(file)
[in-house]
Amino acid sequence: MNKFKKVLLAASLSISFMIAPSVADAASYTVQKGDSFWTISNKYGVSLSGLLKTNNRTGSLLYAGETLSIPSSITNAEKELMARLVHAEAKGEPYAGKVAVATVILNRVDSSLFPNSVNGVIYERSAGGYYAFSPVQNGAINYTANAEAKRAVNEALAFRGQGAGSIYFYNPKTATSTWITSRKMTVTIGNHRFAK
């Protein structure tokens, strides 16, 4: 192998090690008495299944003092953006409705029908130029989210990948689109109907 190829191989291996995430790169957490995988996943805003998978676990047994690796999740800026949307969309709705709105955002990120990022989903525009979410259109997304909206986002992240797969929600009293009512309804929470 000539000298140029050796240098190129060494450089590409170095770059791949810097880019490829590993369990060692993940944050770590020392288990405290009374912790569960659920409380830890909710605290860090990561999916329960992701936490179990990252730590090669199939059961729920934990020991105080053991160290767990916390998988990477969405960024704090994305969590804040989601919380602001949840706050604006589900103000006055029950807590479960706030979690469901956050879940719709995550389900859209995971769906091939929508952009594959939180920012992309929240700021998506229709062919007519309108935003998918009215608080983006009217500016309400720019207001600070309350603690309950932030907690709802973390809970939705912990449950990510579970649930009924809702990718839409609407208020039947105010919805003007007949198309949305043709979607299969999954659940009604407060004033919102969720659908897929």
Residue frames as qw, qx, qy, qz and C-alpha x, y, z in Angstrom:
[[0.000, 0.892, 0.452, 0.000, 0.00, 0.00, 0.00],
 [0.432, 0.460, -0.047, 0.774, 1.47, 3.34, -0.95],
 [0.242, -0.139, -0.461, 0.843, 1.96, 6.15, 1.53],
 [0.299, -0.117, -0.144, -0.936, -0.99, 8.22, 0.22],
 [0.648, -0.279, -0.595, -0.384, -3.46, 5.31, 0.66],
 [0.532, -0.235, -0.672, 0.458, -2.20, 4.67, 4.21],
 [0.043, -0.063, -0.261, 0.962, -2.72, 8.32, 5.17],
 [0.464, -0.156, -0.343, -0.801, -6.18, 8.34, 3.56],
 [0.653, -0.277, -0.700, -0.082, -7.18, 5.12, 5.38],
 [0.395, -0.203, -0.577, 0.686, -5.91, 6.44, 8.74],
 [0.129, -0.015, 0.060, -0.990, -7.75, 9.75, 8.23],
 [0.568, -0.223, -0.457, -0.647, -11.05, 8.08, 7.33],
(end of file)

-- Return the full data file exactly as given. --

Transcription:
[in-house]
Amino acid sequence: MNKFKKVLLAASLSISFMIAPSVADAASYTVQKGDSFWTISNKYGVSLSGLLKTNNRTGSLLYAGETLSIPSSITNAEKELMARLVHAEAKGEPYAGKVAVATVILNRVDSSLFPNSVNGVIYERSAGGYYAFSPVQNGAINYTANAEAKRAVNEALAFRGQGAGSIYFYNPKTATSTWITSRKMTVTIGNHRFAK
């Protein structure tokens, strides 16, 4: 192998090690008495299944003092953006409705029908130029989210990948689109109907 190829191989291996995430790169957490995988996943805003998978676990047994690796999740800026949307969309709705709105955002990120990022989903525009979410259109997304909206986002992240797969929600009293009512309804929470 000539000298140029050796240098190129060494450089590409170095770059791949810097880019490829590993369990060692993940944050770590020392288990405290009374912790569960659920409380830890909710605290860090990561999916329960992701936490179990990252730590090669199939059961729920934990020991105080053991160290767990916390998988990477969405960024704090994305969590804040989601919380602001949840706050604006589900103000006055029950807590479960706030979690469901956050879940719709995550389900859209995971769906091939929508952009594959939180920012992309929240700021998506229709062919007519309108935003998918009215608080983006009217500016309400720019207001600070309350603690309950932030907690709802973390809970939705912990449950990510579970649930009924809702990718839409609407208020039947105010919805003007007949198309949305043709979607299969999954659940009604407060004033919102969720659908897929």
Residue frames as qw, qx, qy, qz and C-alpha x, y, z in Angstrom:
[[0.000, 0.892, 0.452, 0.000, 0.00, 0.00, 0.00],
 [0.432, 0.460, -0.047, 0.774, 1.47, 3.34, -0.95],
 [0.242, -0.139, -0.461, 0.843, 1.96, 6.15, 1.53],
 [0.299, -0.117, -0.144, -0.936, -0.99, 8.22, 0.22],
 [0.648, -0.279, -0.595, -0.384, -3.46, 5.31, 0.66],
 [0.532, -0.235, -0.672, 0.458, -2.20, 4.67, 4.21],
 [0.043, -0.063, -0.261, 0.962, -2.72, 8.32, 5.17],
 [0.464, -0.156, -0.343, -0.801, -6.18, 8.34, 3.56],
 [0.653, -0.277, -0.700, -0.082, -7.18, 5.12, 5.38],
 [0.395, -0.203, -0.577, 0.686, -5.91, 6.44, 8.74],
 [0.129, -0.015, 0.060, -0.990, -7.75, 9.75, 8.23],
 [0.568, -0.223, -0.457, -0.647, -11.05, 8.08, 7.33],